High School bans Epilepctic Student's Service Dog - German Shepherd Dog Forums
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post #1 of 13 (permalink) Old 02-17-2011, 09:21 PM Thread Starter
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High School bans Epilepctic Student's Service Dog

Click to read the full article - Leander ISD bans epileptic student's service dog | kvue.com | KVUE News | Austin, TX | Breaking News

Excerpts below, emphasis mine.

Quote:
When Cody is about to have a seizure Polly will bark and alert him. During a seizure, Polly licks his face and jumps on his chest until he comes out of it.

“…And you think that dog just saved my kid's life,” McCowen said.

Cody took the dog to school with him his junior year. Polly helped. Cody's seizures became a minute shorter.

Then last April, Polly snapped at a student. A month later, Polly scratched another student. Those incidents caused the school to ban her from returning for Cody's senior year.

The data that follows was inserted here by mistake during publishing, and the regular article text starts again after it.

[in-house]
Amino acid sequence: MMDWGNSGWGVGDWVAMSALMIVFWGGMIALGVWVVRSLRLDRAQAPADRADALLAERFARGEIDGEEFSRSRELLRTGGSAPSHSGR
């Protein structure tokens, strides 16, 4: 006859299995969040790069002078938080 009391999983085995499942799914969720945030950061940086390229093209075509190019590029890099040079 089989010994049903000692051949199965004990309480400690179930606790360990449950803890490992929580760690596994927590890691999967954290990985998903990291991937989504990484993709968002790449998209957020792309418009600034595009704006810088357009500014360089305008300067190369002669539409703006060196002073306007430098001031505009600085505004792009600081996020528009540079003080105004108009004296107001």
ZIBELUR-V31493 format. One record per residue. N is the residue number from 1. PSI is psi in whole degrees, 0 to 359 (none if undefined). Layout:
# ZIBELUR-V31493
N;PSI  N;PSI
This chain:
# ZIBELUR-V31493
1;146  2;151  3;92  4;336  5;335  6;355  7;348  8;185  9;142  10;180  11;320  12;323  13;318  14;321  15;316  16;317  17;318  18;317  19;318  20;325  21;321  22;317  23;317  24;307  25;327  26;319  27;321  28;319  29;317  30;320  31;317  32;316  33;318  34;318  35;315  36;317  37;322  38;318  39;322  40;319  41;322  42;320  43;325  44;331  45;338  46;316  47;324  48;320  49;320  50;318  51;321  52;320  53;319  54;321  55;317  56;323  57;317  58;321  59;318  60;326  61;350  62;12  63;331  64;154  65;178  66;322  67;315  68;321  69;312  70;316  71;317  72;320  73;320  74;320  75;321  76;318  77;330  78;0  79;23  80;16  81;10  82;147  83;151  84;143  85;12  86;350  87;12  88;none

McCowen has since filed a civil rights complaint and is threatening legal action. She says both incidents were the school's fault. She says an aide is supposed to be with the two at all times.

"They left him and Polly without any supervision,” said McCowen.

The scratching she says was Polly doing her job.

"[Service dogs] are going to do what they have to do to get to him,” she said.
I would like to head why the mother believes that the dog snapping at one and scratching another student is "the school's fault" or how/why the presence of the one-on-one aide would have prevented this situation?

I would also head from SD users whether they feel it's reasonable for a Service Dog to snap at or scratch another person to "get to" their handler? (More importantly, how far from the handler is the dog that getting to the handler is an issue requiring biting/scratching other people?)